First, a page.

I will give you a few examples of when the anchoring effect could be taking place so you can take note of it in the future.

1. Discounts:

Everyone loves a good discount with an awesome deal. Throughout the year, companies tend to raise the prices of products just to give major seasonal discounts to make it look more attractive. To the buyer, this is a great deal! But little do they know that they’re buying products at their original price with the “illusion” of a discount.

2. Car Dealerships:

The Anchoring Effect Example - Car Dealerships

When you go to the car dealership to buy a car, you ask “How much is this?”, the chances that the dealer tells you a price above its actual price are almost 100%. This is because they are trained to make use of the anchoring effect in order to get the sale. Every detail they tell you in the sales pitch will be compared against that initial price that they tell you. Towards the end of the conversation, when you try to negotiate your way to get a better deal, you aren’t exactly winning. You’re simply getting closer to the actual price of the car.

3. Salary Negotiations:

When you go for a job interview, you’ll most likely have an idea of how much you want to get paid. Let’s assume you’re at an interview and you’re at the part where you discuss salaries. You expect to receive $50,000 for your position. However, the interviewer stops you right there and informs you that the pay is only $30,000.

There is a large difference between $50,000 and $30,000. Asking for a lot more than $30,000 seems unethical and therefore, you try to meet him halfway by asking for $40,000. The interviewer accepts agrees to $40,000 and you’re now happy with the pay because to you, you were about to get $30,000 but you raised it to $40,000. You will never know if the interviewer would have happily given you $45,000; or even the $50,000 that you initially asked for.  

4. Real Estate:

The Anchoring Effect Example - The Real Estate Industry

The anchoring effect is a very common sales tactic used by real estate agents.

Let’s say you want to rent a place to stay, and your real estate agent takes you to a few houses. You have a budget of $2,000 in mind.

The first few houses he shows you will usually be a bit messy and a bit worn-down. He will most probably tell you that these houses cost $2,000. Next, he will take you to a few other houses which look much better than the previous houses and tell you that these cost around $2,500.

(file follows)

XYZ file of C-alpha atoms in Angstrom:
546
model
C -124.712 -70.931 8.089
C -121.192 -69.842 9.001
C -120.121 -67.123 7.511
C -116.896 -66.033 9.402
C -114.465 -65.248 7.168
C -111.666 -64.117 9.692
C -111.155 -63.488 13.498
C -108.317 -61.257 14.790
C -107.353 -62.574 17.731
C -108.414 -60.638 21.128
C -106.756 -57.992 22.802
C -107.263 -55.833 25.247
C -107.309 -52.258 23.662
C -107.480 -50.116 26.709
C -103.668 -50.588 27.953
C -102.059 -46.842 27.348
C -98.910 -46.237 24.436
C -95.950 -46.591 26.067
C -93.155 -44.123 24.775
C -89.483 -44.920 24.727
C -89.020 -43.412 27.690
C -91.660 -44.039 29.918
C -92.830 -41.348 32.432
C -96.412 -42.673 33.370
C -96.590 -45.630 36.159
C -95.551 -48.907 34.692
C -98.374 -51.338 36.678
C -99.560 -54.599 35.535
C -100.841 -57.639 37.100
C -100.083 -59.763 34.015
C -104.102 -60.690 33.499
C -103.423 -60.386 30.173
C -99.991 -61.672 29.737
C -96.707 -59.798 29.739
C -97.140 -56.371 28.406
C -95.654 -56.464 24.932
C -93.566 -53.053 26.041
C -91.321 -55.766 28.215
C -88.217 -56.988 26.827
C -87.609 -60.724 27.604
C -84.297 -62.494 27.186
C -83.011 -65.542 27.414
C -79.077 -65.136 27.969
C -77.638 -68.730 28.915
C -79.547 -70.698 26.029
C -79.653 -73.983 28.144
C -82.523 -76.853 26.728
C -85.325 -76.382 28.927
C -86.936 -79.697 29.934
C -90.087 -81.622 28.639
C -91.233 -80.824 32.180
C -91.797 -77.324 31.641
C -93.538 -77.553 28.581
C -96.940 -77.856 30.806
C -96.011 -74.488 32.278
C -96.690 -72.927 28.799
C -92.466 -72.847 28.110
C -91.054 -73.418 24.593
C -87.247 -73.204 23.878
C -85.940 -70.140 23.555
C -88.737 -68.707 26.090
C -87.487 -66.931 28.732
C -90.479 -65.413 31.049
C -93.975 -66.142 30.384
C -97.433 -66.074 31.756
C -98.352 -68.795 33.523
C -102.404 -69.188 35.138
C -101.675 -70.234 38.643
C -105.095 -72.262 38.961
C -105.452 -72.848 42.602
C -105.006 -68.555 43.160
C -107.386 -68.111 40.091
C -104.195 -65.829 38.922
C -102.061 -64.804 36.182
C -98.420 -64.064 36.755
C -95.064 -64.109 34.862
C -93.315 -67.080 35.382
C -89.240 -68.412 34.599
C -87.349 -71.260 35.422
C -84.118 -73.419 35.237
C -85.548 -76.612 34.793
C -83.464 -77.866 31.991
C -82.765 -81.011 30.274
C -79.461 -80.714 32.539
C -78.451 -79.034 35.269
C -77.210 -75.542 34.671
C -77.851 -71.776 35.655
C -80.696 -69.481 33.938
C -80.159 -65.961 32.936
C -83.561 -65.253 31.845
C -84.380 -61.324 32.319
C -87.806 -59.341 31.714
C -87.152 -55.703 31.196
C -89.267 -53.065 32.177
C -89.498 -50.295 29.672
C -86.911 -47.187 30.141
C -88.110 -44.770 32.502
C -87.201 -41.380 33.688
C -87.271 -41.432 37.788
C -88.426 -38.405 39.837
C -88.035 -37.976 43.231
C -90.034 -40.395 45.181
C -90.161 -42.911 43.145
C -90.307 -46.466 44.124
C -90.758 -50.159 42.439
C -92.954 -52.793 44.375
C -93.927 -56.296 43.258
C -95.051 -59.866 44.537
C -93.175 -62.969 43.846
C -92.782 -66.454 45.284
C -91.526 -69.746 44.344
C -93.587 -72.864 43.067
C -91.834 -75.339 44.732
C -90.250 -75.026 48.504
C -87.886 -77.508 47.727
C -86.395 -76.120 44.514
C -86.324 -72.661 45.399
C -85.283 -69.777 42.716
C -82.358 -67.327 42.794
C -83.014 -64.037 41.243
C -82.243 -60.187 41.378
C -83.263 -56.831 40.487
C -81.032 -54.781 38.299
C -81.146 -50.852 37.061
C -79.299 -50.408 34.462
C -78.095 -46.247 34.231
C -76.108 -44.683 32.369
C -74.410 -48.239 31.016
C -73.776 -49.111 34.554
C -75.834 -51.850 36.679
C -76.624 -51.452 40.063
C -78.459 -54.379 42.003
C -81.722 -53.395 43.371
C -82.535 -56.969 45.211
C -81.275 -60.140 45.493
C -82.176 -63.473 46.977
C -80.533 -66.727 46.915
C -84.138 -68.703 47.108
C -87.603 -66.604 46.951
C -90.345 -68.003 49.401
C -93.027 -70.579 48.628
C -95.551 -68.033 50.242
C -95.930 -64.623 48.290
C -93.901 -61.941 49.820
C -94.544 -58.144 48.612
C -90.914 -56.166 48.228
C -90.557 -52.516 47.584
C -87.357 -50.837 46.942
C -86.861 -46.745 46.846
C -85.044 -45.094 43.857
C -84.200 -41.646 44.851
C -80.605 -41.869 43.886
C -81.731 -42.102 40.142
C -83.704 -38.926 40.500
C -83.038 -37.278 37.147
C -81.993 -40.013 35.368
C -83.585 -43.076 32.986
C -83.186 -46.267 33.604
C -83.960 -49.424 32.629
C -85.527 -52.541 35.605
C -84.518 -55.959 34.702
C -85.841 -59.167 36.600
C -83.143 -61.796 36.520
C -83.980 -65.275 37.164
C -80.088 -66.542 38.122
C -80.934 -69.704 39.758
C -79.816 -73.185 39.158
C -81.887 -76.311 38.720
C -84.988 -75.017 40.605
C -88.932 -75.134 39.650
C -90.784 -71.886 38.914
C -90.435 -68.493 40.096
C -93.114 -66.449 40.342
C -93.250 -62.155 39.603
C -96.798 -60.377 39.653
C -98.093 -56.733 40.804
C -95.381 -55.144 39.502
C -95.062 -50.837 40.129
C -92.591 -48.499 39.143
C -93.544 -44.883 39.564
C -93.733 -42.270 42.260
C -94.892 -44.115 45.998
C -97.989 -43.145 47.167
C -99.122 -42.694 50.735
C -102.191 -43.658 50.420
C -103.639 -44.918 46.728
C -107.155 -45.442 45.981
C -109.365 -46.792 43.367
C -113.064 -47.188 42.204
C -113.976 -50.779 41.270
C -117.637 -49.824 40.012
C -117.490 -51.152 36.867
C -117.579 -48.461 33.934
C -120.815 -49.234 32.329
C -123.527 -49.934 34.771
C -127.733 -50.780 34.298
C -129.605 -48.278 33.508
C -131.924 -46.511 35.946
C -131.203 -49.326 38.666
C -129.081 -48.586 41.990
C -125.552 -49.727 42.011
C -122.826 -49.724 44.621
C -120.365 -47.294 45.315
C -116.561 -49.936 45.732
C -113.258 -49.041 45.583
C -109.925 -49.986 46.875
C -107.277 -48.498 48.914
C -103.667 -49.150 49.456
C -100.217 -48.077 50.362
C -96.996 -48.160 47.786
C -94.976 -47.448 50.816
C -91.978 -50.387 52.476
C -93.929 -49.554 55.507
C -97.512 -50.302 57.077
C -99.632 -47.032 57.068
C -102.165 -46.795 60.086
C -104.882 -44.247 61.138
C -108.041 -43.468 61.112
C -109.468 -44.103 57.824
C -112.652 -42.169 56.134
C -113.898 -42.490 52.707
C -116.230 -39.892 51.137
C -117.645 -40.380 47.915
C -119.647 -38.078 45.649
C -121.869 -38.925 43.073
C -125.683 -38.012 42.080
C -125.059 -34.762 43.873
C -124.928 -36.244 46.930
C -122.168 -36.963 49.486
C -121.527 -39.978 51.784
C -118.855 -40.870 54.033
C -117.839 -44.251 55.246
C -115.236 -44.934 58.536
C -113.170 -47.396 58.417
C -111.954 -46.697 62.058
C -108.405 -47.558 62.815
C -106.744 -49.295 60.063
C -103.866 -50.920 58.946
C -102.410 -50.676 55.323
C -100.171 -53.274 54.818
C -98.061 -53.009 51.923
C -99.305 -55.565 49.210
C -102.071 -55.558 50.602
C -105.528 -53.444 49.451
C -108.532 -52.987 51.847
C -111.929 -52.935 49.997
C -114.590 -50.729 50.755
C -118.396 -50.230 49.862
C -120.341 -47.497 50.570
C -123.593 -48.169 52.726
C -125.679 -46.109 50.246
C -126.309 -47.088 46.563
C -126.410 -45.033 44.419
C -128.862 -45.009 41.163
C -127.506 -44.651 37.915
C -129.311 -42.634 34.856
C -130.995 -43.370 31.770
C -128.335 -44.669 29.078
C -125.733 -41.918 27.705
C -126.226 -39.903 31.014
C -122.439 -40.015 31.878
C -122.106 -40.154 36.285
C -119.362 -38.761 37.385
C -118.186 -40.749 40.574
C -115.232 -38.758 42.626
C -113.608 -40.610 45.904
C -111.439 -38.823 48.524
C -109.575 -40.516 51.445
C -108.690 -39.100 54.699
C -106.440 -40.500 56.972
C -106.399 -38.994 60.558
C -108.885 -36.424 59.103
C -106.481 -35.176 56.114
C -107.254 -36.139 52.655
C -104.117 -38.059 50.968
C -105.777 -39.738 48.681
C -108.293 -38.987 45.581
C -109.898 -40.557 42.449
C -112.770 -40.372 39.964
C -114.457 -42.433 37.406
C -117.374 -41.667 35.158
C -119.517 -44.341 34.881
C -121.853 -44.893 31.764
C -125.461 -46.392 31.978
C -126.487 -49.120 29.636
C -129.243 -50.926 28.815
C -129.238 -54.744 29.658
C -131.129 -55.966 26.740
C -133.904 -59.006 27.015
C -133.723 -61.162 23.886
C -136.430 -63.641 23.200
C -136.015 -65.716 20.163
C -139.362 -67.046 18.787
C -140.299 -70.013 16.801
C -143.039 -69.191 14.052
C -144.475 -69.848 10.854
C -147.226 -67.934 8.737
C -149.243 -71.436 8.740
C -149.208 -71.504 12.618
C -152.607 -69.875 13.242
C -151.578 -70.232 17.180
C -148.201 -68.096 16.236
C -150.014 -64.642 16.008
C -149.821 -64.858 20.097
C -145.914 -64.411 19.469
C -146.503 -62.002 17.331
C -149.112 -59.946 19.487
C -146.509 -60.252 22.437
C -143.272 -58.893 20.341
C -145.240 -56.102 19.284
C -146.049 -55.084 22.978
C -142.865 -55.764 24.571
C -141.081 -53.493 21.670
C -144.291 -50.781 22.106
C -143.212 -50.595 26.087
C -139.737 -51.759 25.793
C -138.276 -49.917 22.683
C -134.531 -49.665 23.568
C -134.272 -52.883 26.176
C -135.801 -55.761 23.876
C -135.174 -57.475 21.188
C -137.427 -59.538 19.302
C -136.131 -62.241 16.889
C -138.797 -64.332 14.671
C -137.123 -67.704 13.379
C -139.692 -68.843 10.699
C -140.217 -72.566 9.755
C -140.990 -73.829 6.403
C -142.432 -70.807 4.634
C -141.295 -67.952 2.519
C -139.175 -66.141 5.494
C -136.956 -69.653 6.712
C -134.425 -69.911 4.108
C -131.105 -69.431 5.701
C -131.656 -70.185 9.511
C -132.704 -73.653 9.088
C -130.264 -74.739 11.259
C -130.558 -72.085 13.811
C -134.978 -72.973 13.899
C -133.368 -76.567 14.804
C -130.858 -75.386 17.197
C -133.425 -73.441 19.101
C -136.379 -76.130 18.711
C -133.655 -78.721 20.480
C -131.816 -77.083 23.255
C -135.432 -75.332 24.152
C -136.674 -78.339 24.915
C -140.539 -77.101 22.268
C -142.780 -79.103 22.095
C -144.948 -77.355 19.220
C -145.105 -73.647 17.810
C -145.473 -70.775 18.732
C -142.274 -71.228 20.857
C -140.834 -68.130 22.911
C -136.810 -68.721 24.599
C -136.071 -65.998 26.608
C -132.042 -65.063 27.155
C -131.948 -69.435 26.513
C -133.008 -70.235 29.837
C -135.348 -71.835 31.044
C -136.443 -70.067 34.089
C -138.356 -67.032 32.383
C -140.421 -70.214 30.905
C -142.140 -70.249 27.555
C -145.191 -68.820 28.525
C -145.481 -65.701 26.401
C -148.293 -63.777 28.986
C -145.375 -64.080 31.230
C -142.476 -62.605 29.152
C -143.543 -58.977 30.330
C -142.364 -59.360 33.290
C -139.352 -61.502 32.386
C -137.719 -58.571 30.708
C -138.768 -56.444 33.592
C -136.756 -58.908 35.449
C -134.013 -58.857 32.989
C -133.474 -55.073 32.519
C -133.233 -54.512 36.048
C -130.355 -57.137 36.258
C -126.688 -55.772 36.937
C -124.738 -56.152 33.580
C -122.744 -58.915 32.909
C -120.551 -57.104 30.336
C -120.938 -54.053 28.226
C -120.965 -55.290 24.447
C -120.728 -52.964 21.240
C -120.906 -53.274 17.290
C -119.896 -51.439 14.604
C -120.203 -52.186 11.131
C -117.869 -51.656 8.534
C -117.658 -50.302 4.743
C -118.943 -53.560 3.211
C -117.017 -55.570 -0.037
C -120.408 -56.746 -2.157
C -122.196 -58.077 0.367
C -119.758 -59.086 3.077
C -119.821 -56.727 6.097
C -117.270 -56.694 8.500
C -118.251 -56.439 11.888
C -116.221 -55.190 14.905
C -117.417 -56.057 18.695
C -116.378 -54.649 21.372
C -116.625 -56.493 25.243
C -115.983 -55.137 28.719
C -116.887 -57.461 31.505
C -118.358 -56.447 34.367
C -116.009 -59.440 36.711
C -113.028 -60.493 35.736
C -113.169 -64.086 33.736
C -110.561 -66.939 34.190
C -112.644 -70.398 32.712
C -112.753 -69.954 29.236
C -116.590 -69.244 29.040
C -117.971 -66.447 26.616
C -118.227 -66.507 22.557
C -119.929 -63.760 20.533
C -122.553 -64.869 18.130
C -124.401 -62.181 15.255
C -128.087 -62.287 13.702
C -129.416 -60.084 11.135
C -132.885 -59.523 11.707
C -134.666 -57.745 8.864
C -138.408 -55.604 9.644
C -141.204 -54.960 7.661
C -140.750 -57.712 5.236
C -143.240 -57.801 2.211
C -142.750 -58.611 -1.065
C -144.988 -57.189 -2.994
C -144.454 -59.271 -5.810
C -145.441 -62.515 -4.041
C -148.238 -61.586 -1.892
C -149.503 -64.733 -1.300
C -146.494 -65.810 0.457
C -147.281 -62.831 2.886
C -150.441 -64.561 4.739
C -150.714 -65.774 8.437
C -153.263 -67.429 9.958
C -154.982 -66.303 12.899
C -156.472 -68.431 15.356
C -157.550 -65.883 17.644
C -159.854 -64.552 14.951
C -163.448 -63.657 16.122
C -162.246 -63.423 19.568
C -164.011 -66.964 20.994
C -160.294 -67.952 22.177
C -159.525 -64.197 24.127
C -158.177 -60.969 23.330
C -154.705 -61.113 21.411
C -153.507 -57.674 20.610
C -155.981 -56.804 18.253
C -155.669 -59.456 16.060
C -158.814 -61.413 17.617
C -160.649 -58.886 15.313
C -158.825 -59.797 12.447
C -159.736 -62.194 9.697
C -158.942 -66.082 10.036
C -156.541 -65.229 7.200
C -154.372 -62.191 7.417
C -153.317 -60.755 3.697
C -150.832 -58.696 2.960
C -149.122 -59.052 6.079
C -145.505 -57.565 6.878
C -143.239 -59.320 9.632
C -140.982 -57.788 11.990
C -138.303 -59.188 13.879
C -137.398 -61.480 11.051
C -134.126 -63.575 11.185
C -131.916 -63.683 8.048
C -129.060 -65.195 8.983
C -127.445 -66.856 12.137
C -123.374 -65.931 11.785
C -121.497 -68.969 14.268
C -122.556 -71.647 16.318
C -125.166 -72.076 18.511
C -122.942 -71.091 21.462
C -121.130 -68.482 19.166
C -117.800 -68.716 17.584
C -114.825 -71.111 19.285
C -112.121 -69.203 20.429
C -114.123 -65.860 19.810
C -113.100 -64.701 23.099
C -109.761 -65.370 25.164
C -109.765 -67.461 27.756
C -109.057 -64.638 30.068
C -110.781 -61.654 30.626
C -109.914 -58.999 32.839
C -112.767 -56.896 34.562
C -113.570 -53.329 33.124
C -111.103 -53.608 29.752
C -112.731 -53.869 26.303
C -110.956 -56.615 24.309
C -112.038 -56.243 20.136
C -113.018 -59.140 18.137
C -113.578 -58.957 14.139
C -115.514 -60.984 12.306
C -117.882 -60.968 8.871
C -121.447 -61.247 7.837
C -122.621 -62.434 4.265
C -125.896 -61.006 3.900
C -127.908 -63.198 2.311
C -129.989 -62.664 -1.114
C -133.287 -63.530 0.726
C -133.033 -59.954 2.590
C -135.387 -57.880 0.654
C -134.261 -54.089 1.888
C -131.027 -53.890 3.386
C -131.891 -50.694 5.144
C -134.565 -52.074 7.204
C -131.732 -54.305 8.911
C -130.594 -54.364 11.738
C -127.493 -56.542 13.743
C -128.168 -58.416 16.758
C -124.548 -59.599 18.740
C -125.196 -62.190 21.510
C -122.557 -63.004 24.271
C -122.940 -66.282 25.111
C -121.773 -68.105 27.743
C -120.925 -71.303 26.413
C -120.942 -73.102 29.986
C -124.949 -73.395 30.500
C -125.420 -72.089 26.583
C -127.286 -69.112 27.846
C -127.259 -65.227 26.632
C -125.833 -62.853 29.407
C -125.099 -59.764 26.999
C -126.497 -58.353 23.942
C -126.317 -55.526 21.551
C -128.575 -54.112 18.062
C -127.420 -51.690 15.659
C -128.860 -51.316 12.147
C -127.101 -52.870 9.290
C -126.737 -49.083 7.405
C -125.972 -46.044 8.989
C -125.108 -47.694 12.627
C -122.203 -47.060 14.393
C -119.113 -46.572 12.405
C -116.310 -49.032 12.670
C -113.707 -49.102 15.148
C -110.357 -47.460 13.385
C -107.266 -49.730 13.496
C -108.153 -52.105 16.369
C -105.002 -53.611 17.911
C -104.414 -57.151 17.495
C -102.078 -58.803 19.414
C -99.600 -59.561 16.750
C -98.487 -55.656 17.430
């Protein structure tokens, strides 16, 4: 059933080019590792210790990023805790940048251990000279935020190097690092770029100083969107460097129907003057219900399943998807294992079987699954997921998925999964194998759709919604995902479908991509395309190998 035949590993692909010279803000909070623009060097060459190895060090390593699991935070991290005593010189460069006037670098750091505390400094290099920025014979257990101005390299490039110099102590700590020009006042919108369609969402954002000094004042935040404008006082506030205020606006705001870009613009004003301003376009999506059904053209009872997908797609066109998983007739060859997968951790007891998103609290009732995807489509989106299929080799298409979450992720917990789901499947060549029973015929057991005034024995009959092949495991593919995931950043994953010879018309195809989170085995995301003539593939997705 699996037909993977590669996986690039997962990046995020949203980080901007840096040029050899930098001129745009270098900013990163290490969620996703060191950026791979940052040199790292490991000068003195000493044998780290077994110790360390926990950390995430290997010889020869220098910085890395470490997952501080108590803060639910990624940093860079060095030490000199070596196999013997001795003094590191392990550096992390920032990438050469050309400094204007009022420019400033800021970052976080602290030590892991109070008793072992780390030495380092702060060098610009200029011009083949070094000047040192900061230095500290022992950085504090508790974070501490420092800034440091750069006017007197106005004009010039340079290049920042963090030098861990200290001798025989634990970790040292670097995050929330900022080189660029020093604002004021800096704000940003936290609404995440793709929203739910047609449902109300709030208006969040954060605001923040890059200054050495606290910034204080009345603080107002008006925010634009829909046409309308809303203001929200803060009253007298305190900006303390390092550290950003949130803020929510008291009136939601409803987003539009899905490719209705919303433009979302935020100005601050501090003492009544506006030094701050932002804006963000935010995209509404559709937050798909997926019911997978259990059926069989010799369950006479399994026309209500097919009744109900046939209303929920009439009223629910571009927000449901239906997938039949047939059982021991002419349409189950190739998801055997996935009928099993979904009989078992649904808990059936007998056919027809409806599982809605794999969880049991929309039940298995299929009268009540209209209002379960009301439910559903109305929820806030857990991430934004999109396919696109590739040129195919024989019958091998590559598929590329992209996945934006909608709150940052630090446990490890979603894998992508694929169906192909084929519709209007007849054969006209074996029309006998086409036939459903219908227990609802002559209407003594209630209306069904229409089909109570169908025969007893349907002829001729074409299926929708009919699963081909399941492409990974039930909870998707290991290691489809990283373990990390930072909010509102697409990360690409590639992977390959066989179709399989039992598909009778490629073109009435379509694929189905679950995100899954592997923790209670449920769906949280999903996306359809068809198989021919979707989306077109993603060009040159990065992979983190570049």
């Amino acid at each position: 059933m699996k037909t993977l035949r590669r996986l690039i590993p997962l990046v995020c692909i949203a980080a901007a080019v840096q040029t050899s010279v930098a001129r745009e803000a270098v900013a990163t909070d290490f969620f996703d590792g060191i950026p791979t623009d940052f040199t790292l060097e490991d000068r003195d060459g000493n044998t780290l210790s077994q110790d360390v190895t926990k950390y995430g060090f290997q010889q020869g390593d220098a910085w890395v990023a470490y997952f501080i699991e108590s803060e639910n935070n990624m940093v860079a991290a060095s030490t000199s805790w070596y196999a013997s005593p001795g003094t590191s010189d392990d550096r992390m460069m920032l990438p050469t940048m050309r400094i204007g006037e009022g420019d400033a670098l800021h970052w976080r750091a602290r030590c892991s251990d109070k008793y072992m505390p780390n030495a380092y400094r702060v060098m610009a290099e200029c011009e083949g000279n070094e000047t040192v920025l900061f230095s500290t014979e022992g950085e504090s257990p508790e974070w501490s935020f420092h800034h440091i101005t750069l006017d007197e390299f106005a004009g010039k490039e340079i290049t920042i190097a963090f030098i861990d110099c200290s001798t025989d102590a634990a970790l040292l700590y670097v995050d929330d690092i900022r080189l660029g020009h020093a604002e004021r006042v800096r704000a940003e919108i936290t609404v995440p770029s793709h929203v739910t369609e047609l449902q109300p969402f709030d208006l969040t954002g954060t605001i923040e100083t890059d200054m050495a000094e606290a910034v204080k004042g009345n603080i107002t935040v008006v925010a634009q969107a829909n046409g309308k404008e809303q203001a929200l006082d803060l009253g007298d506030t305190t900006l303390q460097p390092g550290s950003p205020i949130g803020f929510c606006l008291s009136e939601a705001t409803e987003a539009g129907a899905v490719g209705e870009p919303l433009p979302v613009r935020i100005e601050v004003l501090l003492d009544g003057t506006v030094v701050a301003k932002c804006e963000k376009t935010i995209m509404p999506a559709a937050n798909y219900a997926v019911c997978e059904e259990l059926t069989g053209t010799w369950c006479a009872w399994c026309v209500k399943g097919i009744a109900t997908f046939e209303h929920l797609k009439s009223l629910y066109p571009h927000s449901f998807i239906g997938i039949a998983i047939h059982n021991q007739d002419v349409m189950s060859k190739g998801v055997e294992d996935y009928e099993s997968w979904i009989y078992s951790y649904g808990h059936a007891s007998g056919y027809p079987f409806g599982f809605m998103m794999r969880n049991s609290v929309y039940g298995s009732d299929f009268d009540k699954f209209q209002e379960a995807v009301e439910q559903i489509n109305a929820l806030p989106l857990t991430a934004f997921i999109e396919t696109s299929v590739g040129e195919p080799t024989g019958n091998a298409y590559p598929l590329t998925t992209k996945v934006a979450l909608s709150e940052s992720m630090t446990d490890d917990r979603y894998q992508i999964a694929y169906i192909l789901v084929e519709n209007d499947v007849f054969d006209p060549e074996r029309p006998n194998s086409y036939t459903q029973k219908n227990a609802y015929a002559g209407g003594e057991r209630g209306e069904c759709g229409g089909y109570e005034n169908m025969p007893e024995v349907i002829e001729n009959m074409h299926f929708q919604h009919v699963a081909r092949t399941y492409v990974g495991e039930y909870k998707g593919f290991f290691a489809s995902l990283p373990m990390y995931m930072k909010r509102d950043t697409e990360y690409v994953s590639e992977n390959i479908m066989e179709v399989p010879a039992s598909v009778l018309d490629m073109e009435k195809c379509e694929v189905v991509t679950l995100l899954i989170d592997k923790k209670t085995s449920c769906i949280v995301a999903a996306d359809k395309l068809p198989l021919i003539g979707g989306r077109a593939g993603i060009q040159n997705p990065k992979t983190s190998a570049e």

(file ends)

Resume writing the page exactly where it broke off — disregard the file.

In your mind, you will come to the conclusion that if you want a nice-looking house, the price is around $2,500. You come to this conclusion solely based on the initial worn-down houses that you visited which were priced at $2,000.

5. Retail Stores:

The Anchoring Effect - Mannequins with Pricetags

When you visit retail stores, the first items you see are often strategically placed to trigger the anchor effect. The items at the store window display are usually the most expensive items in your store. The $20 T-shirt inside the store seems like a better deal compared to the $100 T-shirt on the display window.

The same is done by luxury brands as well. The $1,000 pair of Gucci shoes set an anchor for the $200 Gucci wallet inside the store.


Tips For Customers To Take Note Of

1. Explore all Features

Before buying, make sure you compare all of the features of the product. It can be difficult to come to a proper judgment with the anchor effect clouding your mind. Try to think about the features and if they are worth the price you’ll be paying.

2. Set a Mental Anchor

Before you visit a store to check out a certain product, set a mental anchor inside your mind. Have a rough estimate of how much you would be willing to pay for that particular product. This will let your mind know that the initial price point for later comparison is the price you set inside your head.

3. Do Your Research

Before you buy an item, go to different stores or research online to check the actual market price of products. This will help you to stop being mentally caught in anchors.

4. Delay Your Purchase Decision

Tell yourself that you will explore five more options before deciding if you want to buy the product. This way you will sway your mind to look at other options and decide on an average price. This will not only increase your awareness of the actual price but will also prevent you from making a poor decision.

The Anchoring Effect - Be Aware

In conclusion, there’s no doubt that the anchoring effect is used all around us. Throughout our lives, on many occasions, we have all been tricked by our minds to pay more than what we need to. I hope this article helps you to understand exactly what goes on inside our minds when faced with this situation. If you found this article helpful, please share it with your friends. Also, you might want to read my other articles that are similar to this! Check out our social media pages – Smartiac and Smartiac Finance!